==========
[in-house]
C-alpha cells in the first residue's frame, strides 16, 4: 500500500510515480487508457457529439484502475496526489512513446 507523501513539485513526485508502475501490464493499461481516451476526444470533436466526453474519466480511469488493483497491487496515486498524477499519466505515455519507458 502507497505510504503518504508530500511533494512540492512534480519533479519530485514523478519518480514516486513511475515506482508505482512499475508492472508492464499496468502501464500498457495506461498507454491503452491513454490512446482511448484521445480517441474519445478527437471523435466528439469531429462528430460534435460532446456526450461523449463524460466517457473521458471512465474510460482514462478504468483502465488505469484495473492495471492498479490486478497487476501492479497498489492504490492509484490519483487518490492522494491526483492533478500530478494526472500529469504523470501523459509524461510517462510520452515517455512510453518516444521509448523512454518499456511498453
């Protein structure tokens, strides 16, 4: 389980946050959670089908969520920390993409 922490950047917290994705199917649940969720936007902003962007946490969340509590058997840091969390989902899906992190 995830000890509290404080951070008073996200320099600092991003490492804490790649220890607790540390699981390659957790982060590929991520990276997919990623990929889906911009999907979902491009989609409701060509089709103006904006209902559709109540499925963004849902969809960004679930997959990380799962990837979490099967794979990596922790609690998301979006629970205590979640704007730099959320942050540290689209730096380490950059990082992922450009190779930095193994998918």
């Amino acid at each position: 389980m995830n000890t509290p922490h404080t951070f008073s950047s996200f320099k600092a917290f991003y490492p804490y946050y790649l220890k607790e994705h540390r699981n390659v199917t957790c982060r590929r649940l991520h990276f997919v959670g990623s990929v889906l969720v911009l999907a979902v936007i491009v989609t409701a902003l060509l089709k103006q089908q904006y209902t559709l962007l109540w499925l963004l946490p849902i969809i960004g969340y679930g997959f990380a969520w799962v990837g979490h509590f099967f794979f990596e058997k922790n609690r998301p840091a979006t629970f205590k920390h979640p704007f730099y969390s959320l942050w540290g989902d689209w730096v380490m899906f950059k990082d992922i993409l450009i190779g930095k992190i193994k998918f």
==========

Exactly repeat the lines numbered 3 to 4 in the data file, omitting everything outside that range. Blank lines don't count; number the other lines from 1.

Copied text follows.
């Protein structure tokens, strides 16, 4: 389980946050959670089908969520920390993409 922490950047917290994705199917649940969720936007902003962007946490969340509590058997840091969390989902899906992190 995830000890509290404080951070008073996200320099600092991003490492804490790649220890607790540390699981390659957790982060590929991520990276997919990623990929889906911009999907979902491009989609409701060509089709103006904006209902559709109540499925963004849902969809960004679930997959990380799962990837979490099967794979990596922790609690998301979006629970205590979640704007730099959320942050540290689209730096380490950059990082992922450009190779930095193994998918």
């Amino acid at each position: 389980m995830n000890t509290p922490h404080t951070f008073s950047s996200f320099k600092a917290f991003y490492p804490y946050y790649l220890k607790e994705h540390r699981n390659v199917t957790c982060r590929r649940l991520h990276f997919v959670g990623s990929v889906l969720v911009l999907a979902v936007i491009v989609t409701a902003l060509l089709k103006q089908q904006y209902t559709l962007l109540w499925l963004l946490p849902i969809i960004g969340y679930g997959f990380a969520w799962v990837g979490h509590f099967f794979f990596e058997k922790n609690r998301p840091a979006t629970f205590k920390h979640p704007f730099y969390s959320l942050w540290g989902d689209w730096v380490m899906f950059k990082d992922i993409l450009i190779g930095k992190i193994k998918f």